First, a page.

Need answer: Transition from school to work & parents voice

Discussion in 'Special Education Archives' started by 2Teach_is_2Care, Oct 27, 2006.

  1. 2Teach_is_2Care

    2Teach_is_2Care Rookie

    Jul 28, 2006
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    Oct 27, 2006

    Hi- I'm taking a transition course and need some help. I have been trying to find specifically where it states the role of the parent in the ITP/IEP of a child and how much of a voice they are allowed.:confused:

    (Let me say this: I'm not looking for someone to write this for me. I just need some sort of direction to go for this situation. I am new to teaching & to special education and teach elementary school (5th grade). Thanks.)

    In brief: Let's say that a child has shown a lot of interest in becoming a chef, so the IEP team helped the student create a career path and work experience program to fit this interest. But the child's mother disagrees with this and thinks that the school personnel have supported her son's interest, but has not encouraged him to pursue other careers. She even refuses to sign her son's IEP (who's 18). She feels as though the school is pursuing his interests, but not her desires. The student is LD and has significant challenges with reading, but has passed the state achievement test to earn a high school diploma.
    My assignment is: as a "transition consultant" the mother wants to know what suggestions that I may have for her and ingetting the school to revise her son's IEP and what the school's legal responsibilites might be. In my response, I am to address the school's legal obligations and rights of students recieving special education services.

    I know that the transition planning needs to be student centered and to focus on his/her interests, desires, and goals. But how does a parent's viewpoint play into this?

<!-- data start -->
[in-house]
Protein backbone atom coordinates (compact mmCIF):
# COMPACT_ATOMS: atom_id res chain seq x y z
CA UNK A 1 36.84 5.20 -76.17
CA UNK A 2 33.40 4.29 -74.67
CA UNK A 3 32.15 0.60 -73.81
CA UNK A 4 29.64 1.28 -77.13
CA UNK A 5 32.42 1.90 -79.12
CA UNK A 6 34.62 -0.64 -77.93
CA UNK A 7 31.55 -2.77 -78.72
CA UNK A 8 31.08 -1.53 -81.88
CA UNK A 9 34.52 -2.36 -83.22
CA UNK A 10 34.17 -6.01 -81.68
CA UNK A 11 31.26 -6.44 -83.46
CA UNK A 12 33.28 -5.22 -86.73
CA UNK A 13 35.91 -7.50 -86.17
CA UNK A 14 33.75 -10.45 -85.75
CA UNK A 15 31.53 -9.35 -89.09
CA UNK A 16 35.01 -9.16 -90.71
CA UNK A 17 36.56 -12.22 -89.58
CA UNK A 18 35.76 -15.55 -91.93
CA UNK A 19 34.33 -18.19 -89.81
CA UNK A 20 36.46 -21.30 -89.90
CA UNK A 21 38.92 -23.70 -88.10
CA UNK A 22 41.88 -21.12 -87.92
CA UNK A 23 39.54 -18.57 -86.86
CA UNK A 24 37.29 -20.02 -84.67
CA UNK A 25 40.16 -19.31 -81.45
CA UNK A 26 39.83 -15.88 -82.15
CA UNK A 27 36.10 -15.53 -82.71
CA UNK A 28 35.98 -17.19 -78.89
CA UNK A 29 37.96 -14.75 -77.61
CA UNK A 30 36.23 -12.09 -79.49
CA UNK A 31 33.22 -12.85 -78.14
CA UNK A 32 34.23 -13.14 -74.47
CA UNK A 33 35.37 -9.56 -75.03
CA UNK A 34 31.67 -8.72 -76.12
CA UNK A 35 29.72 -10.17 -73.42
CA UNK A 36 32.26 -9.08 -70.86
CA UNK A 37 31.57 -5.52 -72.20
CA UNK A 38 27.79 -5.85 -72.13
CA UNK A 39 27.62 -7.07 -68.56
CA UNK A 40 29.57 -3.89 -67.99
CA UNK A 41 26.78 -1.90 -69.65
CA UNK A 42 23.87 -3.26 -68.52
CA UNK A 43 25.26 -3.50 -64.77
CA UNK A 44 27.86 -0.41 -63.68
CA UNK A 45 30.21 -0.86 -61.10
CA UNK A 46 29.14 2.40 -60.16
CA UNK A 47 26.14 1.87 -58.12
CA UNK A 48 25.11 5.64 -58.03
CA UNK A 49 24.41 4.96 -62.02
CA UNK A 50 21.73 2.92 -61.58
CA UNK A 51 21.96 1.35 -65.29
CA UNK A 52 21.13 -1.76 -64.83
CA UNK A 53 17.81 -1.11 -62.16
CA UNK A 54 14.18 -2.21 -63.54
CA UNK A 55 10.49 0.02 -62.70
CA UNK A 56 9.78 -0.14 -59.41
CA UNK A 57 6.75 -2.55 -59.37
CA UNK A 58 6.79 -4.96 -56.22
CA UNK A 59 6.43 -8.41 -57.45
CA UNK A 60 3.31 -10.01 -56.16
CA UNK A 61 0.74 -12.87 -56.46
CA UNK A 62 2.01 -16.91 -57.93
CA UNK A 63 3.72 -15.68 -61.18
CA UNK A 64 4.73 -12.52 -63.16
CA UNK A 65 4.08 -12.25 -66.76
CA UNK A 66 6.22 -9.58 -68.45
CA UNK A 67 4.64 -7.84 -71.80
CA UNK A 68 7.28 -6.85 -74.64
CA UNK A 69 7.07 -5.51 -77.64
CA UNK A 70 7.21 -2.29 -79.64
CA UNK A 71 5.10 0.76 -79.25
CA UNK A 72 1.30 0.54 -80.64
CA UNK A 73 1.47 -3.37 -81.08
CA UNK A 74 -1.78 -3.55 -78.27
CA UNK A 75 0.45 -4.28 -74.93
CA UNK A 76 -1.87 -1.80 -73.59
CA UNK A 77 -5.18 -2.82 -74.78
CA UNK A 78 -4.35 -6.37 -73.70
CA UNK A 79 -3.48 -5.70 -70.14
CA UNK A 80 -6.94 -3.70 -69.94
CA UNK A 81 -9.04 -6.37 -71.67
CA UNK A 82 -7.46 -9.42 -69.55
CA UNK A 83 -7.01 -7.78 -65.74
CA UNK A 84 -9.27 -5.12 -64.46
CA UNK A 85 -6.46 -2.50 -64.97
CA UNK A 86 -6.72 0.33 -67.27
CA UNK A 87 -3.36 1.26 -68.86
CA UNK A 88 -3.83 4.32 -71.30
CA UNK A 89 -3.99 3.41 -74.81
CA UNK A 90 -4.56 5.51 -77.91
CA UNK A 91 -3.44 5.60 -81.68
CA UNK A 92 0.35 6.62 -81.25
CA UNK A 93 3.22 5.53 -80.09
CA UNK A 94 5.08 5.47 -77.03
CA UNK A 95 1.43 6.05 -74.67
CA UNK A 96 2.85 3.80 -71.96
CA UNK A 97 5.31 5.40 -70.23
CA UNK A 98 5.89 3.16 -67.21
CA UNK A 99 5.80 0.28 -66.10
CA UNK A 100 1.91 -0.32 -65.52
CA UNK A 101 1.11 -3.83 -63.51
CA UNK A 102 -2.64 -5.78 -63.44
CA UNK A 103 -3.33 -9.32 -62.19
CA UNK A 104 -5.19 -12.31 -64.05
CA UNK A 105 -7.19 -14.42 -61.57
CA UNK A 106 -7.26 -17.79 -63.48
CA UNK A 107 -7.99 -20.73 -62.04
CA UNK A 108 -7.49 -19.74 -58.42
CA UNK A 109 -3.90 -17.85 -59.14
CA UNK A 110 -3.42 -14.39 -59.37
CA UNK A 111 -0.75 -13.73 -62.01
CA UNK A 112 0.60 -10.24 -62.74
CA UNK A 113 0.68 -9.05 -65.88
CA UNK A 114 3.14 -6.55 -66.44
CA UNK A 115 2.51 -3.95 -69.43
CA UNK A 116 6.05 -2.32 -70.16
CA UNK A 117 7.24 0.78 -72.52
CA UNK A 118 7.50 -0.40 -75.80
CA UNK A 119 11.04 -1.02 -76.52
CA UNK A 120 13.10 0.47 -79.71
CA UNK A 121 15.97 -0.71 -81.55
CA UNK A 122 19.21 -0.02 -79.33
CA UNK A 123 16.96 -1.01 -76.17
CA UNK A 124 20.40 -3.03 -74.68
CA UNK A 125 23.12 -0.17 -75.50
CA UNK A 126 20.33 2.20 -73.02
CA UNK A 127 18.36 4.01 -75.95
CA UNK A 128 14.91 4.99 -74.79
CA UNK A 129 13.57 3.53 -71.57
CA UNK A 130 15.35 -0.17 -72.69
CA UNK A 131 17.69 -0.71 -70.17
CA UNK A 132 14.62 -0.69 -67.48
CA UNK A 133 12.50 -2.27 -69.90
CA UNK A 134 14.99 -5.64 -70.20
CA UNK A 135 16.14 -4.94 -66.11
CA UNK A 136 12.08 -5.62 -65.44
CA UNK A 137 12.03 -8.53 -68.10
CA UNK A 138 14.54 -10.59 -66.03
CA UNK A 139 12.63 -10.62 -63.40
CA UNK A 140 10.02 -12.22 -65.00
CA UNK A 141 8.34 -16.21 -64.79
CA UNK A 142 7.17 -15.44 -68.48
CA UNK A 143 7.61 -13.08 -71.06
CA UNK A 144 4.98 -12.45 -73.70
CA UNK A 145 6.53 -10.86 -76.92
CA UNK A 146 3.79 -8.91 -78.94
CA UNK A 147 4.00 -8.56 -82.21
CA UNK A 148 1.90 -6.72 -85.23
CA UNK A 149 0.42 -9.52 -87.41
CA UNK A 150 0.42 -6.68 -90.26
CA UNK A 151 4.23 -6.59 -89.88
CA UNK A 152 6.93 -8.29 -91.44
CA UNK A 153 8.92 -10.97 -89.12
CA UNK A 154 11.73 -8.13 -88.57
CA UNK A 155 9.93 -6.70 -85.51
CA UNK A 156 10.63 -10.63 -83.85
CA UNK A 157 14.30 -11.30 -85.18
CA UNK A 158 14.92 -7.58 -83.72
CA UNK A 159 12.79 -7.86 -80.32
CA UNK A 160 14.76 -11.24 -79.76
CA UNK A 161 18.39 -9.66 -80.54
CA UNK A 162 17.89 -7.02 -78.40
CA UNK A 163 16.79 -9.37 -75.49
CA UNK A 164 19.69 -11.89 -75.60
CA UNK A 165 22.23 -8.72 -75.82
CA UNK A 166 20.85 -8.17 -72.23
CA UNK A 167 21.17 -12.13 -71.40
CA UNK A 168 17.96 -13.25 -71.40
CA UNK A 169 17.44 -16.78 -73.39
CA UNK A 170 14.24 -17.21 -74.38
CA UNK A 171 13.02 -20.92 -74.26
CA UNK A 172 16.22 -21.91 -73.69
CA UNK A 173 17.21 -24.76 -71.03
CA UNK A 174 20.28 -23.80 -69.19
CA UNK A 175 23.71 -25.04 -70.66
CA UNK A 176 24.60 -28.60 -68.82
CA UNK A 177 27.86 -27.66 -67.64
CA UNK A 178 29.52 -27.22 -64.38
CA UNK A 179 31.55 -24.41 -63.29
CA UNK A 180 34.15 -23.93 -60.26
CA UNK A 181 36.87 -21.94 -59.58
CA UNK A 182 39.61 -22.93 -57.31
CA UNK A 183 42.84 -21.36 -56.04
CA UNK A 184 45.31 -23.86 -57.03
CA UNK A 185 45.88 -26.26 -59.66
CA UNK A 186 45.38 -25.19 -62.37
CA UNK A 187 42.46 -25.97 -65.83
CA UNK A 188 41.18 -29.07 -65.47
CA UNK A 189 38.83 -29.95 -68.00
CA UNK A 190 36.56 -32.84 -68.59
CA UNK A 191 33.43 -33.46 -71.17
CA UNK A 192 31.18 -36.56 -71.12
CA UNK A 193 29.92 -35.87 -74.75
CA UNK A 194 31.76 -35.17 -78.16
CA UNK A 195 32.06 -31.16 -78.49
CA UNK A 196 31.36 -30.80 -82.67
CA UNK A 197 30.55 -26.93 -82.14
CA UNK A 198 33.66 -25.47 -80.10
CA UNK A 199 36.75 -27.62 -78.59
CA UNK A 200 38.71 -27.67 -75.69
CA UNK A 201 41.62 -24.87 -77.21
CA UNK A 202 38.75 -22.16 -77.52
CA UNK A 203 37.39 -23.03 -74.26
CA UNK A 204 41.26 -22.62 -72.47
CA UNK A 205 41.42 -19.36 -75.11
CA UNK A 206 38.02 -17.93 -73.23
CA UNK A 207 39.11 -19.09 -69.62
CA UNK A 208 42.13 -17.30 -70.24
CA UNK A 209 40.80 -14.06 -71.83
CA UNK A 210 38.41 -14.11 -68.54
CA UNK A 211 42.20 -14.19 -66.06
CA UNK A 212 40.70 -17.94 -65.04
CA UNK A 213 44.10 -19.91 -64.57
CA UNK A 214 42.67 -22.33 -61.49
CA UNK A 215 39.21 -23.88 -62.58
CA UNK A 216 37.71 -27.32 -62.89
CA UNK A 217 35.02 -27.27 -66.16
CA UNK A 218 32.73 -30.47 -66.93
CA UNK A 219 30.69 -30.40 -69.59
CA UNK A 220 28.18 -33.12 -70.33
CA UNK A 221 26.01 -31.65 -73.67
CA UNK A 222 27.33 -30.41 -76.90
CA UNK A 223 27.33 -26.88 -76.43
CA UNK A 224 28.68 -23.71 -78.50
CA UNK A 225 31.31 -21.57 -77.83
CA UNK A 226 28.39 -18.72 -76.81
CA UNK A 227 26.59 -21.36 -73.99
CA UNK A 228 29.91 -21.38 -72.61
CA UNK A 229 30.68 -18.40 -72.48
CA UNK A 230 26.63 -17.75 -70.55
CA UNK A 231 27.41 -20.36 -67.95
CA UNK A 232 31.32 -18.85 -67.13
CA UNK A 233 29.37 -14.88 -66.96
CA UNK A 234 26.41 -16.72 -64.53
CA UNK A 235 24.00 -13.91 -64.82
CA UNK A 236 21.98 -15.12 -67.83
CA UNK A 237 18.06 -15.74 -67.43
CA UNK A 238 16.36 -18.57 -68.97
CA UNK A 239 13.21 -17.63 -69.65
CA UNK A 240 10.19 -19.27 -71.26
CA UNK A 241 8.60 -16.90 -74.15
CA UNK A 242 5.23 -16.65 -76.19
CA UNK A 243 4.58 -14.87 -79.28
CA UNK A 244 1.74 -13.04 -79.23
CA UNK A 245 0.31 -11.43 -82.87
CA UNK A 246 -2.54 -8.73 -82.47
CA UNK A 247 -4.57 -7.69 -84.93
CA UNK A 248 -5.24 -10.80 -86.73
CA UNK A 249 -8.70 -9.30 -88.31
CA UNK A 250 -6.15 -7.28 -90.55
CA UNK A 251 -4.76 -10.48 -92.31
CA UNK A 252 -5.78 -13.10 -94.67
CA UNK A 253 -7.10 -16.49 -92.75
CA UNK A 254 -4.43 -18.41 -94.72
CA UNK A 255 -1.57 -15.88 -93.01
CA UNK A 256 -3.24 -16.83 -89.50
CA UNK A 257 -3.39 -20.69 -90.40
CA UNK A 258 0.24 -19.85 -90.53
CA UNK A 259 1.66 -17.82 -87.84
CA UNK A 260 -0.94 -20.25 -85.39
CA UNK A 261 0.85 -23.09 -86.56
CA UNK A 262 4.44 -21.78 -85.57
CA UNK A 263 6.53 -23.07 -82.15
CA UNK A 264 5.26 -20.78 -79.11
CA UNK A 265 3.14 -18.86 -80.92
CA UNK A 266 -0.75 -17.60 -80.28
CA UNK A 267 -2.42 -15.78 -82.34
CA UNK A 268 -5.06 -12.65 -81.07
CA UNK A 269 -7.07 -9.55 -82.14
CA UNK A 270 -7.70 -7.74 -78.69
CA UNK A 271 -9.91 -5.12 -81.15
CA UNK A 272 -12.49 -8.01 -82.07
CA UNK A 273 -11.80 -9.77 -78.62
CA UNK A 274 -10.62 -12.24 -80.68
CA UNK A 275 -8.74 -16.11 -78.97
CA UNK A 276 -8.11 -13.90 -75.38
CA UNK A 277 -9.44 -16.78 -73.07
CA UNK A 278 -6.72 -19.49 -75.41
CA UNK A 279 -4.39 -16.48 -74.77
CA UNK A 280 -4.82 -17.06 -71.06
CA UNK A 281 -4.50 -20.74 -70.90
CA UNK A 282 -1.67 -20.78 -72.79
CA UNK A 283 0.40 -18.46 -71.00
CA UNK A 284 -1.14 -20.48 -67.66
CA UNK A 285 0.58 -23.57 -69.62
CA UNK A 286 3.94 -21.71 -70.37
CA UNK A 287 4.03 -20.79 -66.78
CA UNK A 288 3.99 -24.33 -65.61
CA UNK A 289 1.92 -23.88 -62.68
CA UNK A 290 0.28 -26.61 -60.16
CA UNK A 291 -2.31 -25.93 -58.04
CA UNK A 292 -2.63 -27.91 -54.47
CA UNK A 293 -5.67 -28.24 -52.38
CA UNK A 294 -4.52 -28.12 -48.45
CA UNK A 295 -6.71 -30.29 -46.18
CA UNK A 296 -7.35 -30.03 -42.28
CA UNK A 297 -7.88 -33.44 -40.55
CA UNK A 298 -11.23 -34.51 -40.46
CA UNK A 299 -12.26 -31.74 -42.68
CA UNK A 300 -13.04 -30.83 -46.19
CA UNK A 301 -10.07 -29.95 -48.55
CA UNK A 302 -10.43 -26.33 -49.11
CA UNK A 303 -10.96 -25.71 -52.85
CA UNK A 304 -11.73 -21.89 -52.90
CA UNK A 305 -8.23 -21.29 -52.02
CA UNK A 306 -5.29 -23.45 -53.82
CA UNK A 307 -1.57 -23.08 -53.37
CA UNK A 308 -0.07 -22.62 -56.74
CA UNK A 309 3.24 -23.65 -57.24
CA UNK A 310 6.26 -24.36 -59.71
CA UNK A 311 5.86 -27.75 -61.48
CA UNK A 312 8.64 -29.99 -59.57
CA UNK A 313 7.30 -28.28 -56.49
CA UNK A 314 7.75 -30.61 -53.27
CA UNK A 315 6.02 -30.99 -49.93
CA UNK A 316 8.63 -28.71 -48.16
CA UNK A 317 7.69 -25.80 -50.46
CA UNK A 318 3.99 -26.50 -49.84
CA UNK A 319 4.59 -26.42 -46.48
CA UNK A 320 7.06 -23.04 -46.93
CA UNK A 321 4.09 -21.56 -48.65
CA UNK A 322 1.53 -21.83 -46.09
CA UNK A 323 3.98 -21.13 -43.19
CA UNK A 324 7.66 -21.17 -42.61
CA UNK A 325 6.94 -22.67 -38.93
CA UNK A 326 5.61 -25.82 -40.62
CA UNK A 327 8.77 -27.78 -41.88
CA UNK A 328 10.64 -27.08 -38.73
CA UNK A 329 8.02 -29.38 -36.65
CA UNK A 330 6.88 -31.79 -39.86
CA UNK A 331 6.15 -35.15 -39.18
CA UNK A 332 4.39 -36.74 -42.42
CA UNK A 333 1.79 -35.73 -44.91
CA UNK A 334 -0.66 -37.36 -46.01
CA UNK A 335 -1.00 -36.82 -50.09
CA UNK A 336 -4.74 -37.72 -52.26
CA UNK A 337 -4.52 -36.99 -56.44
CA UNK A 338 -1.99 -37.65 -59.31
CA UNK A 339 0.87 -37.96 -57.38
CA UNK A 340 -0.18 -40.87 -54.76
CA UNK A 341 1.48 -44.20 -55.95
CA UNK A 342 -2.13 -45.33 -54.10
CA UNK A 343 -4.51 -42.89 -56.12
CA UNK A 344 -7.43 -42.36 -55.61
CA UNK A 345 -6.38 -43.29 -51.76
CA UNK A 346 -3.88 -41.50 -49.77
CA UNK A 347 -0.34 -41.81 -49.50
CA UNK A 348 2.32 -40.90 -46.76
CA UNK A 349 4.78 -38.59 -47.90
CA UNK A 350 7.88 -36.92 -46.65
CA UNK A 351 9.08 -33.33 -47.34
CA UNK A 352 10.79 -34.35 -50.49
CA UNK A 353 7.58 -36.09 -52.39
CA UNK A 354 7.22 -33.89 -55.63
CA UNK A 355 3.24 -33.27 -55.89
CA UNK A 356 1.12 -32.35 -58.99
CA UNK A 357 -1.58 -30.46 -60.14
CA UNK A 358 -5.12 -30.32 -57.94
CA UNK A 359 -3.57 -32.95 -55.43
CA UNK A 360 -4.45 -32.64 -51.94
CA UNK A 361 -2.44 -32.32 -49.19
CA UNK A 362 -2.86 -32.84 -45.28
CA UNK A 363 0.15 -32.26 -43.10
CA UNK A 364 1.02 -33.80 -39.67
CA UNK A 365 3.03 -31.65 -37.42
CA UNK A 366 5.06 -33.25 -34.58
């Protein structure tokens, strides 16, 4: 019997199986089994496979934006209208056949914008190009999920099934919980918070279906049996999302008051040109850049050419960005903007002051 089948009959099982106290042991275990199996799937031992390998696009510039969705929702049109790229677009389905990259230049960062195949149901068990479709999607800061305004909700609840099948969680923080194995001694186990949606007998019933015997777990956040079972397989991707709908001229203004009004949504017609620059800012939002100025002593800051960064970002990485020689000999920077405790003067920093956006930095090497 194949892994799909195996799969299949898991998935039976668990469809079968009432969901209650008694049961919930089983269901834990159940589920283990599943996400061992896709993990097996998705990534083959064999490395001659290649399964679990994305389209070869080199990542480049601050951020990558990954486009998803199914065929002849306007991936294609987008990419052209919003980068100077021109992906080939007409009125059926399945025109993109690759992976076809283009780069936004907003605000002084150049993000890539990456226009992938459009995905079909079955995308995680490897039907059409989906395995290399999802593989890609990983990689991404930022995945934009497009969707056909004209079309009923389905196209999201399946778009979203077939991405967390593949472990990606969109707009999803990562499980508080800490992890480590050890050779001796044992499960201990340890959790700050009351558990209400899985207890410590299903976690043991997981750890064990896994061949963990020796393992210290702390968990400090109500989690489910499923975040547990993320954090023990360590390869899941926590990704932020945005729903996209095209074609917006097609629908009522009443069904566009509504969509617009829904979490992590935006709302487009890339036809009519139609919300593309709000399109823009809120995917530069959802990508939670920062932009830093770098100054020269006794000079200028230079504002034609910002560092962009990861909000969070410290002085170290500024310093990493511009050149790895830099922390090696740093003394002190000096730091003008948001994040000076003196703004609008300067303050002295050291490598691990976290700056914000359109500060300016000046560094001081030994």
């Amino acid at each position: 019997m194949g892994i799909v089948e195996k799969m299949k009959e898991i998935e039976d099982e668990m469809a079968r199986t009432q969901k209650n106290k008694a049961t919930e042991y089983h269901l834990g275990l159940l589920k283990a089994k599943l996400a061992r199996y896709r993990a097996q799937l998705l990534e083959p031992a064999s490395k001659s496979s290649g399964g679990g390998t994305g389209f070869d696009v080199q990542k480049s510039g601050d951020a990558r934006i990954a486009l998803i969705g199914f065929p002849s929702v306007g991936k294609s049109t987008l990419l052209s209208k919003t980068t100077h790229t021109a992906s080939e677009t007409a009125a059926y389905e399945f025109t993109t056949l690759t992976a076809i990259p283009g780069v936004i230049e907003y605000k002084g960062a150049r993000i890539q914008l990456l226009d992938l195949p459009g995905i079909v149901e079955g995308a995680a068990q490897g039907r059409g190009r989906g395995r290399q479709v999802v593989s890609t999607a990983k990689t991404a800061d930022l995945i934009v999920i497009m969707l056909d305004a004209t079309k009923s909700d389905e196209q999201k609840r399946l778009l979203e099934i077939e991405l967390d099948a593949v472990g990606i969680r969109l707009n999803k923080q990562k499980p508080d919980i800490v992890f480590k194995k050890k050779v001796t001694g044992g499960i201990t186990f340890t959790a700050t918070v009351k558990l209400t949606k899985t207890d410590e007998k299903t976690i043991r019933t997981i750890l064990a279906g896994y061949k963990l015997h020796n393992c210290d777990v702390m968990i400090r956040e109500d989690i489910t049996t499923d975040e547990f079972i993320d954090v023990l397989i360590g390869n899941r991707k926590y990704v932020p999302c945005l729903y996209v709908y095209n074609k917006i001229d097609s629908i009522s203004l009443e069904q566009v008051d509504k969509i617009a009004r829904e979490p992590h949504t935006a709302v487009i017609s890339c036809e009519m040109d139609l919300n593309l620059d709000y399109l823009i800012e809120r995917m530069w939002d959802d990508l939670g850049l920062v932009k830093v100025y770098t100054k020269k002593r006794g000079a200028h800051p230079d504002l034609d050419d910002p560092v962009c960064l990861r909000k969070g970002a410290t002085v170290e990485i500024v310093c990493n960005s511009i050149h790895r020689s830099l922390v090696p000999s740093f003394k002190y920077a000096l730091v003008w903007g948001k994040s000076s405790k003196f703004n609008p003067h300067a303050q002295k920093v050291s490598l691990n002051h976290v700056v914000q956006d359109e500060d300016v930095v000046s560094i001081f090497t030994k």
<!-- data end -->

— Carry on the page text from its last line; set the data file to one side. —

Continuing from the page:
3. ellen_a

    ellen_a Groupie

    Sep 14, 2003
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    Oct 27, 2006

    Who has capacity to consent in this scenario? Mother or child? Child is of legal age to consent, but has mother pursued legal guardianship/has child been deemed incapable of consent? Did your professor/teacher specify?

    I'm sick and going to bed. That being said, I'll check back on this thread tomorrow. I used to work for a transition service, so I know a little bit.
  4. lisap

    lisap Companion

    Apr 24, 2005
    Likes Received:

    Oct 29, 2006

    I work with transition with my high school students. I am not an expert at the laws, but here's my thoughts. Quite often I work with LD and EBD students of age 18 or older. If they do not want the parent there, they need to indicate that. Otherwise the parent still is involved with the child's education and has say - but not power since the student is over 18 (again, not an expert, just in my workings). If the parent is an active participant, by the child's wishes, the parent is able to voice what they would like to have included. It would not be unreasonable to have further career investigation and keep the students plan intact with that addition.

    If I have students who are "set" in their career path, I normally suggest that they research related careers to their interest. That way they can open their opportunities and still remain in their interest area.

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